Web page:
Stony Brook-based Applied DNA Sciences Inc., a maker of advanced anti-counterfeiting solutions, has teamed with a company that makes passport covers. Applied DNA said it hopes the pact with clothmaker Holliston Llc will produce a workable, highly-secure passport authentication system for customs officials.
Plans call for the Stony Brook company to supply its SigNature DNA product, which is created from unique strands of botanical genetic material. During the clothmaking process Holliston would then insert the SigNature markers into the passport cover material.
Holliston, of Church Hill, Tenn., is "the U.S. government's preferred supplier of high-security passport cover material," Applied DNA said Wednesday in a news release.
The pair of companies has already finished a feasibility study, and will next create prototypes, in hopes of commercially producing passport covers.
The result, Applied DNA said, could become "the next generation security platform for passport coatings."
It said the two companies may also collaborate on making DNA marker-infused packages for luxury goods.
The world faces a rising threat of forged passports and other documents, and needs rigorous techniques to stop it, Holliston's chief operating officer, Keith Polak, said. "DNA, we believe, is the gold standard, and we are working toward providing our customers with the best security solution," Polak said.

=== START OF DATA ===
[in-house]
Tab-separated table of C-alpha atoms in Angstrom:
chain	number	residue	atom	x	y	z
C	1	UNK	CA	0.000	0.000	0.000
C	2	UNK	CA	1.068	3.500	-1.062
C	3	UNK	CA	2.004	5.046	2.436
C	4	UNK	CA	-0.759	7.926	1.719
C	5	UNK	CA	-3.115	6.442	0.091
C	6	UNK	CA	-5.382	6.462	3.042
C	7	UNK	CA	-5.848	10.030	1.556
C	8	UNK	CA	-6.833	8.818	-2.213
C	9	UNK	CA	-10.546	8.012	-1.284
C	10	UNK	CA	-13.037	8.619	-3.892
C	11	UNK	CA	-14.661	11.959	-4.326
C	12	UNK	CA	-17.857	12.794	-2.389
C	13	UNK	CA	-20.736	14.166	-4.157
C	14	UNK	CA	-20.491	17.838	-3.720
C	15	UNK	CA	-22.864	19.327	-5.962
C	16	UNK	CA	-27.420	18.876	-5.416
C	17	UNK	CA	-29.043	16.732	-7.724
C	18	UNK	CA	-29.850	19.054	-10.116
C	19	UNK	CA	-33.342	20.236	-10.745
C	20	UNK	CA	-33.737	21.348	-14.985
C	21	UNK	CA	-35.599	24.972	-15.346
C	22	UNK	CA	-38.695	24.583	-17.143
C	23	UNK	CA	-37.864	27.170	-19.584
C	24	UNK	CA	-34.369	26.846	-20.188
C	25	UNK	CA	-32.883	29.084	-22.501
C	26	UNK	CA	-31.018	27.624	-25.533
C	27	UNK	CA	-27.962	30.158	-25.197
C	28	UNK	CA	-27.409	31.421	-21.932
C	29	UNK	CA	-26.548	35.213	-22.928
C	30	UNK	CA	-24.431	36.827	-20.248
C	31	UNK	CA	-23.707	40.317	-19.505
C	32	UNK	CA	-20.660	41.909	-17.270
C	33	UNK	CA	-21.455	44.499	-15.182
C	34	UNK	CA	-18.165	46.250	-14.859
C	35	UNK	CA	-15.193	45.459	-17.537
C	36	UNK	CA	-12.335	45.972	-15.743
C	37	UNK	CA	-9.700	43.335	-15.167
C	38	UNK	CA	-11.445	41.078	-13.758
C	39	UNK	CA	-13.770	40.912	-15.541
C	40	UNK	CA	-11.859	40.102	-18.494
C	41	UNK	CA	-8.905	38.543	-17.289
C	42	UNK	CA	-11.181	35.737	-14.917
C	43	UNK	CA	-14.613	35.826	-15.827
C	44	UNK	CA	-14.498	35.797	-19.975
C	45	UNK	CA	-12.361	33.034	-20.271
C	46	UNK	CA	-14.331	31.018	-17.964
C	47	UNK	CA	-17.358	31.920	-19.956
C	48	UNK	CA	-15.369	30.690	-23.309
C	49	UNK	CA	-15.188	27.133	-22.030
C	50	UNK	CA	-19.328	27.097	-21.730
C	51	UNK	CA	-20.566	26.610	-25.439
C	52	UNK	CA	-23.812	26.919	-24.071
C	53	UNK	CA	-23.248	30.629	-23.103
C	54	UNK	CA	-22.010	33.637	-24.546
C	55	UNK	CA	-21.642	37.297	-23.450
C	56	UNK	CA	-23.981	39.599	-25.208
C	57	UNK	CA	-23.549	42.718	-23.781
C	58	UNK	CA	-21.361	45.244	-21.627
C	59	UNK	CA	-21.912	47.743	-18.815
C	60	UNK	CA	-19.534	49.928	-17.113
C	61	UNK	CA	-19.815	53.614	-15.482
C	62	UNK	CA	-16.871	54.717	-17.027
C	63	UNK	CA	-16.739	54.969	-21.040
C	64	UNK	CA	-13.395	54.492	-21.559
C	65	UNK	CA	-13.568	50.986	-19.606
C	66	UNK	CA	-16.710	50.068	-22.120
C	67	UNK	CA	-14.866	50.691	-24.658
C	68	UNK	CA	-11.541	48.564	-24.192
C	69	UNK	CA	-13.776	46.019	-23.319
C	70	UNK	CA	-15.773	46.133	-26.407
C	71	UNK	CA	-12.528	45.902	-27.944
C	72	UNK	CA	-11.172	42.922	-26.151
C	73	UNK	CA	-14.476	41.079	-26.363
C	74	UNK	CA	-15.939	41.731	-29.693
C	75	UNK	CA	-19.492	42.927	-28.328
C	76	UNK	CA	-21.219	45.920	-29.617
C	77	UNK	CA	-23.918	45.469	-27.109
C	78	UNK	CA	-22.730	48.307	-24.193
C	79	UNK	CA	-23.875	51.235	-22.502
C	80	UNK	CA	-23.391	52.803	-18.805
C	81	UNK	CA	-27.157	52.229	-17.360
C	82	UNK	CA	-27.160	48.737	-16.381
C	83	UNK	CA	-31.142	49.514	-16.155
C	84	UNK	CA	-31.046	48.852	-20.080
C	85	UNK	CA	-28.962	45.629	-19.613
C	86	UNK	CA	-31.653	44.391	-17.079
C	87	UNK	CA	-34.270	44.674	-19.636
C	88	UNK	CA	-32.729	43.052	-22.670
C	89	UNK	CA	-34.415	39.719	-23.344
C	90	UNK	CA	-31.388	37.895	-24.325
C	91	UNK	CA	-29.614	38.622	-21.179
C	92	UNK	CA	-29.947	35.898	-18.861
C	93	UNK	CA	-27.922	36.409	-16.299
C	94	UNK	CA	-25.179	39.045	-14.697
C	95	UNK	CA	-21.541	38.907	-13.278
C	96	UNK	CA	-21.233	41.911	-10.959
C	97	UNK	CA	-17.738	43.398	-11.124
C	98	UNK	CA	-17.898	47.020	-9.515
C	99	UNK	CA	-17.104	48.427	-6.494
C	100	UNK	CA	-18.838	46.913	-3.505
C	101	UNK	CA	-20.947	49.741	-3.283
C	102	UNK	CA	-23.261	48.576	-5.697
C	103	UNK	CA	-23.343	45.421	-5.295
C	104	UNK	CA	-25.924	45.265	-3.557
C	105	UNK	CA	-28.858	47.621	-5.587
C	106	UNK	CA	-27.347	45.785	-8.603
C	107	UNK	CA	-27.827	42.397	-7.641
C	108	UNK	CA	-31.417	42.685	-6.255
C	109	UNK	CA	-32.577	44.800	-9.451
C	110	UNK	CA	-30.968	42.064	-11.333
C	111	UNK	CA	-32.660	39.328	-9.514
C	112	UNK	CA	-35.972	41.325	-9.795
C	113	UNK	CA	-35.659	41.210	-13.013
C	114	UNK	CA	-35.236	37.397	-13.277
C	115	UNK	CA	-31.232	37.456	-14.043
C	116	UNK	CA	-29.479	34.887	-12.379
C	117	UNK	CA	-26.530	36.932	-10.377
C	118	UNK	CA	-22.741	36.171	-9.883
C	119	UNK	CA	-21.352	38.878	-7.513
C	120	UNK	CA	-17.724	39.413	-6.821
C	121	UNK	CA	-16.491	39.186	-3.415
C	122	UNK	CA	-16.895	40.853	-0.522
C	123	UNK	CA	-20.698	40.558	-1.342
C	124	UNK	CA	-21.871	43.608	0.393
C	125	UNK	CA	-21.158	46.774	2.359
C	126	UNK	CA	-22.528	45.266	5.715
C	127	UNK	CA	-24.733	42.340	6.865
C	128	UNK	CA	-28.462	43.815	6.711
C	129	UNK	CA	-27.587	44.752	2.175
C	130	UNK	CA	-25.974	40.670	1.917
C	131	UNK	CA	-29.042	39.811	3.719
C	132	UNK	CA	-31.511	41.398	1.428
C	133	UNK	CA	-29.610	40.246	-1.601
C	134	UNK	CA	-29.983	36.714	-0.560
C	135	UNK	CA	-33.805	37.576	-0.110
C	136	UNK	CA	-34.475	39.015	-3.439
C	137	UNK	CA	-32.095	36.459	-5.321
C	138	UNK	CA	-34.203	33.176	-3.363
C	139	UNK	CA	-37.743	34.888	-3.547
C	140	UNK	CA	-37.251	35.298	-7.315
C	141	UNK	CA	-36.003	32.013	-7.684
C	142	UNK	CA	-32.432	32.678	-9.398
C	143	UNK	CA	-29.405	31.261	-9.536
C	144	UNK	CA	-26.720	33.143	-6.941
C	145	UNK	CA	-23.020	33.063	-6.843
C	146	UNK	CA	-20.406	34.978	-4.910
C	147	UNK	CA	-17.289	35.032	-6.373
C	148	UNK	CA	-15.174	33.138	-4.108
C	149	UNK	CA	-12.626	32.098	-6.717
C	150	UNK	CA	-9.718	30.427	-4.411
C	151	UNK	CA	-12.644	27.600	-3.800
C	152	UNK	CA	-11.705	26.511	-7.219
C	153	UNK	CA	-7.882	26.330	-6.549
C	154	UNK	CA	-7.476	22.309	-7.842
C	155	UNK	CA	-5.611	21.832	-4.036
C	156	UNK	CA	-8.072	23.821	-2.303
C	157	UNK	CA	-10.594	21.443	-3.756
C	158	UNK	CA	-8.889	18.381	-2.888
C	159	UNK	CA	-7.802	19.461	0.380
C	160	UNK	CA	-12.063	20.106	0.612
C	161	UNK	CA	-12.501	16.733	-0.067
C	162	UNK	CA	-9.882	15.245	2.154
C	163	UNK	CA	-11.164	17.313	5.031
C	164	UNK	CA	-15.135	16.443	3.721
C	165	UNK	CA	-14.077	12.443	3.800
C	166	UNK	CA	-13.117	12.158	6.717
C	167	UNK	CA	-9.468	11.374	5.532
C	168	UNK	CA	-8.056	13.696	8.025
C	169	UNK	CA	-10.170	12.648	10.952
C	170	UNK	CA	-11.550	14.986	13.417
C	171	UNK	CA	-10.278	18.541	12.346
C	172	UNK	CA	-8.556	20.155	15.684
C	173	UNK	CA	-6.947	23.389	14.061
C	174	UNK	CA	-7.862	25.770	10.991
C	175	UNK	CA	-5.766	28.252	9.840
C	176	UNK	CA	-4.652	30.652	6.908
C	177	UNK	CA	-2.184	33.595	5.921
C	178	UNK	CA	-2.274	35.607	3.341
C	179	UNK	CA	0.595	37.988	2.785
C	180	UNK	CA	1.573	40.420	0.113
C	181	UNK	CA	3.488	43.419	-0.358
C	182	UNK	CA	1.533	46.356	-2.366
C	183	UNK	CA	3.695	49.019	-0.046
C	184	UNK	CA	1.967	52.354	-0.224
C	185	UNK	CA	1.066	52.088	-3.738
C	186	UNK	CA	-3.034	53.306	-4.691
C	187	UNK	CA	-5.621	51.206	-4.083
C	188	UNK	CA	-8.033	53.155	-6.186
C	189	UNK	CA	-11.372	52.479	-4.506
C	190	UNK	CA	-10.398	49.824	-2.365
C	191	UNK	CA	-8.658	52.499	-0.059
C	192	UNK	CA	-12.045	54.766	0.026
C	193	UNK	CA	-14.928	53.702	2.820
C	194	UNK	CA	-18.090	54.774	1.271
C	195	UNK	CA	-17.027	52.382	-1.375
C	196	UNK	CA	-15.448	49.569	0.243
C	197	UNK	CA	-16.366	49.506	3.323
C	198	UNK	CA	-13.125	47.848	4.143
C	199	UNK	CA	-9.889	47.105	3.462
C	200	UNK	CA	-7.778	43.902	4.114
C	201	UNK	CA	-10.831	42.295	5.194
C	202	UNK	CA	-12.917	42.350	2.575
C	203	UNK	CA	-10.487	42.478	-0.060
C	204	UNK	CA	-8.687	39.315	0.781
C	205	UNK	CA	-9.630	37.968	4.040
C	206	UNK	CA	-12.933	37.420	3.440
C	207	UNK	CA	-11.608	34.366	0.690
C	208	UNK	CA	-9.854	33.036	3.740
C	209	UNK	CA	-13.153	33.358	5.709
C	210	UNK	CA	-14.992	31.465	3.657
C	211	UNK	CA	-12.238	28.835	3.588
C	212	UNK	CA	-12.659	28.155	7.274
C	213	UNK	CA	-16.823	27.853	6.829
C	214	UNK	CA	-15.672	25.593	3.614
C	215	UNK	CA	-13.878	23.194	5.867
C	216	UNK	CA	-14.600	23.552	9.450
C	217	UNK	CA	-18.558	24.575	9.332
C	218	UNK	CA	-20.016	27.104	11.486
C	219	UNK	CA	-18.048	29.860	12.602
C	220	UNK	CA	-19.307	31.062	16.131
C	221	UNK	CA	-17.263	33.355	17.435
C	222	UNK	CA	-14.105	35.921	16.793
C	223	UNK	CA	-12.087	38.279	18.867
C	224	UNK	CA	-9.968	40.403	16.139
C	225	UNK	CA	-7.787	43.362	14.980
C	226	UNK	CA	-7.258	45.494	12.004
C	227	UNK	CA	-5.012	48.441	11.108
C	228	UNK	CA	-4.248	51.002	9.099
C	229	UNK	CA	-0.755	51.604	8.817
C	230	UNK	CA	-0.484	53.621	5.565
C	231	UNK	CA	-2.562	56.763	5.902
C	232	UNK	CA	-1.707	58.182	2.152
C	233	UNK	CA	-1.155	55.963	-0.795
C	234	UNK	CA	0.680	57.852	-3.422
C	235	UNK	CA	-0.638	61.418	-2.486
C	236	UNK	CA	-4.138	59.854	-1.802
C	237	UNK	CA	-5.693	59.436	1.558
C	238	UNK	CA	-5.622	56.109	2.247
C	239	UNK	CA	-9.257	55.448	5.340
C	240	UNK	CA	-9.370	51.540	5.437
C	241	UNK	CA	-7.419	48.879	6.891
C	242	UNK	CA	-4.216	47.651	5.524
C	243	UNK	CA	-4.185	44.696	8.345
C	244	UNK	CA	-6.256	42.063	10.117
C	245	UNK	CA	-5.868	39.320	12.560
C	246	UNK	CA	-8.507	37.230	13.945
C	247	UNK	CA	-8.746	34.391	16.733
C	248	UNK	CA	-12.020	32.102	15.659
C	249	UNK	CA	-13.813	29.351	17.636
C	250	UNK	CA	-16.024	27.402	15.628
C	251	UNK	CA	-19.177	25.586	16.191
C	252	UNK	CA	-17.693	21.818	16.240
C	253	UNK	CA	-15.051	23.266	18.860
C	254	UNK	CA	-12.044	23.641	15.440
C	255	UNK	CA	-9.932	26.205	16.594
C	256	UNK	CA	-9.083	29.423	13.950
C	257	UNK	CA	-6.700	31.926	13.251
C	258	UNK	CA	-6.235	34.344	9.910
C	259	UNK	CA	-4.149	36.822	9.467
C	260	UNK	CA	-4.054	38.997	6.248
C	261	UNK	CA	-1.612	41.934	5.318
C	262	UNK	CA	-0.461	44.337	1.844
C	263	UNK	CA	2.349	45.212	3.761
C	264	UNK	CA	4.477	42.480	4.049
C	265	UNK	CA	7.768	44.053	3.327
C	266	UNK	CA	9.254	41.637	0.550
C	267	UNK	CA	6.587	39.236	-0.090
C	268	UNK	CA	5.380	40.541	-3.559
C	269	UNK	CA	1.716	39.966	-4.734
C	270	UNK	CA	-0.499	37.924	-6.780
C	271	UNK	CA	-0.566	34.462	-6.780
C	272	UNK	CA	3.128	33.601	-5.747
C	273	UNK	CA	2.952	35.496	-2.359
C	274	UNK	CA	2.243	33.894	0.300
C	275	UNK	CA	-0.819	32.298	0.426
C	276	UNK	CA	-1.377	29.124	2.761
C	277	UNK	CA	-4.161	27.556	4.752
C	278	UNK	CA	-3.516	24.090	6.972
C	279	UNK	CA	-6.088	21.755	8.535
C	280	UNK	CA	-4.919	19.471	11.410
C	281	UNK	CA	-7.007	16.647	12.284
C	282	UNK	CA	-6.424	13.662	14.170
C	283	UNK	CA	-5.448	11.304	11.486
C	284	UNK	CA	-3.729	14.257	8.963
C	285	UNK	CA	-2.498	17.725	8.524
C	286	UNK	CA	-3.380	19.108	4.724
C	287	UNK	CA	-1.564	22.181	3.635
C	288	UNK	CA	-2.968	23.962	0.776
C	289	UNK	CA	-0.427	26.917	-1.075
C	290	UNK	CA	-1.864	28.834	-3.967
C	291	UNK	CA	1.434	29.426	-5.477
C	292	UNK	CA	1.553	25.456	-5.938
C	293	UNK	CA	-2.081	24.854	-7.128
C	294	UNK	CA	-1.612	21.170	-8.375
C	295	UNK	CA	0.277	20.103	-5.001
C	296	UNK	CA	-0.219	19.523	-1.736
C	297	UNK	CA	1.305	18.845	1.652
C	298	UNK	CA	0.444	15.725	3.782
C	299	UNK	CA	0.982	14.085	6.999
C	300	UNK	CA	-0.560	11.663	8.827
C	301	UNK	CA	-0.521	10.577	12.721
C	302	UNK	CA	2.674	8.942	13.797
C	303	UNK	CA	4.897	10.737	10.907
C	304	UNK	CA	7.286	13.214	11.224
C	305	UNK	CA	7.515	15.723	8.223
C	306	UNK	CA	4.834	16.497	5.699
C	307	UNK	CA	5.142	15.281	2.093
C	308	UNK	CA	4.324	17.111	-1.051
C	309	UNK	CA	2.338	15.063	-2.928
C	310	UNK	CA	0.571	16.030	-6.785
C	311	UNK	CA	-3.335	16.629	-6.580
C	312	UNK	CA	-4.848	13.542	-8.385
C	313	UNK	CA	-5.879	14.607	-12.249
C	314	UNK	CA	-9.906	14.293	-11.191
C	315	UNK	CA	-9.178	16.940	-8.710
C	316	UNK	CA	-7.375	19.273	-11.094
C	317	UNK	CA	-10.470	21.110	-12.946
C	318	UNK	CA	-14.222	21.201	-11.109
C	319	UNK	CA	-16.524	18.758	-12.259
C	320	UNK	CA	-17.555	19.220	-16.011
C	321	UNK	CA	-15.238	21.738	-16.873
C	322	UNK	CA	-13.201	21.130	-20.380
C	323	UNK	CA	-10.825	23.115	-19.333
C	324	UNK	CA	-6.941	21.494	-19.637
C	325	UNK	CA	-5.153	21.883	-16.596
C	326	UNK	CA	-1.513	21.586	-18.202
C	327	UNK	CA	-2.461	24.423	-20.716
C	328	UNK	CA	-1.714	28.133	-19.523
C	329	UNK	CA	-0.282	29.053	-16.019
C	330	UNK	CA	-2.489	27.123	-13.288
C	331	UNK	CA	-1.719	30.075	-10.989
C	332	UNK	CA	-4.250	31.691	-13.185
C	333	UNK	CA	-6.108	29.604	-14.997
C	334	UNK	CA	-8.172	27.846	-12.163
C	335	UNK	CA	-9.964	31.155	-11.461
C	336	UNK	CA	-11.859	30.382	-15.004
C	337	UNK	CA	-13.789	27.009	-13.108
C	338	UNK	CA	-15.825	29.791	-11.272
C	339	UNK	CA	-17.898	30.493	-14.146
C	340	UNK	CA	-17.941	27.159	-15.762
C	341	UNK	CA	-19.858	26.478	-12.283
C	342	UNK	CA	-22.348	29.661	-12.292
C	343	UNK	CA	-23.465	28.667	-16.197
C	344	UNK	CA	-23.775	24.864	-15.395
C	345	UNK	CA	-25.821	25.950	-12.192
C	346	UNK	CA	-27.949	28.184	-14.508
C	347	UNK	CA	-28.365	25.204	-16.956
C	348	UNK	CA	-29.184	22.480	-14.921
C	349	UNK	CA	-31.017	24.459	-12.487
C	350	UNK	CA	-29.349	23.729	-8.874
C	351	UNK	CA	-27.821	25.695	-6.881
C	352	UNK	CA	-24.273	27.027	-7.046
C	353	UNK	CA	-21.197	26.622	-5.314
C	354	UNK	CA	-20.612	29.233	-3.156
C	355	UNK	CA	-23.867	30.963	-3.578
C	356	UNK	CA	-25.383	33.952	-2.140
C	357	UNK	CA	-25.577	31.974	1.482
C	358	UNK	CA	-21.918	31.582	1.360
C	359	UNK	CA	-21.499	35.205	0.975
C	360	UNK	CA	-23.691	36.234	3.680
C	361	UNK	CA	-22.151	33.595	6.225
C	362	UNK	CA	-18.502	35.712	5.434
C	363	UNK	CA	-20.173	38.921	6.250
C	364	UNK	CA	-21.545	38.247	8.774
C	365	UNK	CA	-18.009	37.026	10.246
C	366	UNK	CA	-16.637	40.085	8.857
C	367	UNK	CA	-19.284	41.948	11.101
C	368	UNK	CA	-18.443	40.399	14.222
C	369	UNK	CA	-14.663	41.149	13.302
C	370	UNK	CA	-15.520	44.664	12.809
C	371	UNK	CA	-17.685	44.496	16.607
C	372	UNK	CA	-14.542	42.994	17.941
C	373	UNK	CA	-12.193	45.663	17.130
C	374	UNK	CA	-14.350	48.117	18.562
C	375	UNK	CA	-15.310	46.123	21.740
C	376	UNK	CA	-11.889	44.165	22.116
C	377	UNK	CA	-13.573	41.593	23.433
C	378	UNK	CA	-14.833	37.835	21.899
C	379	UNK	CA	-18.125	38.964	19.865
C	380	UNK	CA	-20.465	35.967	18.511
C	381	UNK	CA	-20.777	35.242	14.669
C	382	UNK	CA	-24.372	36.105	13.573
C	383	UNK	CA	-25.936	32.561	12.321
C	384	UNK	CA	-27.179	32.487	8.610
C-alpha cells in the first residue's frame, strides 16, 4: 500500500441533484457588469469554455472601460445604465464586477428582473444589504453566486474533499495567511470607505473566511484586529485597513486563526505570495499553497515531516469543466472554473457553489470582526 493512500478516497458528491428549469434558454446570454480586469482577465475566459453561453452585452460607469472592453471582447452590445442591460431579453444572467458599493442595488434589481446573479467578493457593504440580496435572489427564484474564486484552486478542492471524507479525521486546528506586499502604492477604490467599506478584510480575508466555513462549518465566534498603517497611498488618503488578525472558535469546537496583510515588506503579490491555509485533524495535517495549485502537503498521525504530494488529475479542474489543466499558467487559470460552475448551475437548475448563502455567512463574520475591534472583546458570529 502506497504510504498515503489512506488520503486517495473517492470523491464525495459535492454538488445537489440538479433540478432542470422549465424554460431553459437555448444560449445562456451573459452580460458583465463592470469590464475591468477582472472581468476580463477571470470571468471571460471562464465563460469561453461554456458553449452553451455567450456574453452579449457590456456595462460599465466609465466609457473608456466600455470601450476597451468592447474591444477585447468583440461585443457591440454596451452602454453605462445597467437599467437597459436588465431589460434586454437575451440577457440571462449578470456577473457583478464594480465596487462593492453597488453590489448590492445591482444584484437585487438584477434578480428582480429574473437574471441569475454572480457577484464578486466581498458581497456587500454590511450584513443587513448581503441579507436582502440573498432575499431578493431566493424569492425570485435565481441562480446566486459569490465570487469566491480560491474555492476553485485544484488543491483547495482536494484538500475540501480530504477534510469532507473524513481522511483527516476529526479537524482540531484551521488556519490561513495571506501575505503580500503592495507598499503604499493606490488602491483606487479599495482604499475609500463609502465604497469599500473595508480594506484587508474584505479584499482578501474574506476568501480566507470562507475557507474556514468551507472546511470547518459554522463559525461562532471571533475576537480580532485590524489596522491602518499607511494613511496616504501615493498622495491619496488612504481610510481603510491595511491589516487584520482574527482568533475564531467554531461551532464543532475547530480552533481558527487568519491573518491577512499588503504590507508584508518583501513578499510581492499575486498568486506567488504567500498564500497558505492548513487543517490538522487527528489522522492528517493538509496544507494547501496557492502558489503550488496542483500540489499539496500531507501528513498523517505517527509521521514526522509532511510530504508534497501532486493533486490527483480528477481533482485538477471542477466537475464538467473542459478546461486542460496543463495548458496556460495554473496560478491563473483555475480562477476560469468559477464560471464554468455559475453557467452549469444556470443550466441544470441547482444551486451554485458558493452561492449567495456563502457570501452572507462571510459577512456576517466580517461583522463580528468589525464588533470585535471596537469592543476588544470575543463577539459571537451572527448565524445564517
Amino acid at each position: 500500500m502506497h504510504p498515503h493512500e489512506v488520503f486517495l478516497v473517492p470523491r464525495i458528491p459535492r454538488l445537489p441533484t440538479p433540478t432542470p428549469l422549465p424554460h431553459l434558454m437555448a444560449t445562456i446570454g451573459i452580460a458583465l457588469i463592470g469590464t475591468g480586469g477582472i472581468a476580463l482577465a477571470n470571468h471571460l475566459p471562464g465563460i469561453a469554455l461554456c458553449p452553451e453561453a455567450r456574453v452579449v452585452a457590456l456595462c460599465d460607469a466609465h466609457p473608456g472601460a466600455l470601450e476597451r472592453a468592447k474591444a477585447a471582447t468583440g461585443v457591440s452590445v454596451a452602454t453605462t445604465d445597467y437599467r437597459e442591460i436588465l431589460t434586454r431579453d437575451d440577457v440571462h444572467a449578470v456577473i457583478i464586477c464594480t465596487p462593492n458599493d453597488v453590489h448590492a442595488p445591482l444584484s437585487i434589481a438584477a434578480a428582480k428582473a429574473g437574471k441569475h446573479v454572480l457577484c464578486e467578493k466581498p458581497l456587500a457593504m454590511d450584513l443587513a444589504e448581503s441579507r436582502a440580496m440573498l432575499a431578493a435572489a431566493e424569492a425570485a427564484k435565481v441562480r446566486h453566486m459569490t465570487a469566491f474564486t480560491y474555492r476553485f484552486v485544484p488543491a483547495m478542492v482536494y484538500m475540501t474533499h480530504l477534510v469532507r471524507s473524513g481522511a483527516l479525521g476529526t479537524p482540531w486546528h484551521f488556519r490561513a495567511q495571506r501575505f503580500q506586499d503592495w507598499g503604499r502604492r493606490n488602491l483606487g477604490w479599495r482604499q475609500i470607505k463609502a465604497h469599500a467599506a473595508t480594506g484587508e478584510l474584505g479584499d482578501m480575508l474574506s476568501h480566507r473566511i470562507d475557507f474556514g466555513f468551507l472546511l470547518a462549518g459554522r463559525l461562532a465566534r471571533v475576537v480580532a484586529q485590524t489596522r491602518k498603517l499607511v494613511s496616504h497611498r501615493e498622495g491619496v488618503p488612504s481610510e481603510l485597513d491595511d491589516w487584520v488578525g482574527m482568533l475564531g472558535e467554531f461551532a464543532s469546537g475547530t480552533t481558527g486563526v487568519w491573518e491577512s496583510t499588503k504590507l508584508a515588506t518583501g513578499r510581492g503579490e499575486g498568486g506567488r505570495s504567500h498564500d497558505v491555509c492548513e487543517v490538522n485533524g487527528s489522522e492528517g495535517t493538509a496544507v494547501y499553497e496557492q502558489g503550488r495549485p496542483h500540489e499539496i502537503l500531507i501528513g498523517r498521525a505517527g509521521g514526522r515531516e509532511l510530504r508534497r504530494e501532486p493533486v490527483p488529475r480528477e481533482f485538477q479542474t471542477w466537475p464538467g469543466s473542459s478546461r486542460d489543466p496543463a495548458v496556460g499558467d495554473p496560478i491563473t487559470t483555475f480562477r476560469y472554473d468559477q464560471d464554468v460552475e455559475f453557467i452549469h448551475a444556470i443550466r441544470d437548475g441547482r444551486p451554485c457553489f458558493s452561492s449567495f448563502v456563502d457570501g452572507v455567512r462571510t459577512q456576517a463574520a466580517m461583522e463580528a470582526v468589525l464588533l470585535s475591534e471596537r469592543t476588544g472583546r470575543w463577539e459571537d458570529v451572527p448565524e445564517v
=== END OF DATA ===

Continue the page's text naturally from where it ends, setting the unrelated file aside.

Applied DNA in recent years has produced, and sold, several practical applications of its technology for use in burglar alarms, motion detection devices, robbery deterrent dye packs, and prestigious brands of clothing and electronics. Even so, it continues to report operating losses and it disclosed in December that its auditors "expressed substantial doubt about our ability to continue as a going concern."
In February Applied DNA reported that an increase in sales was more than outpaced by expenses resulting in a steep quarterly loss. Applied DNA said it had a loss of $2.4 million on sales of $516,000 for the quarter ended Dec. 31, compared to a loss of $1.3 million on sales of $317,817 for the same quarter the previous year.
Photo, above, shows James Hayward, the company chief executive, in his lab.
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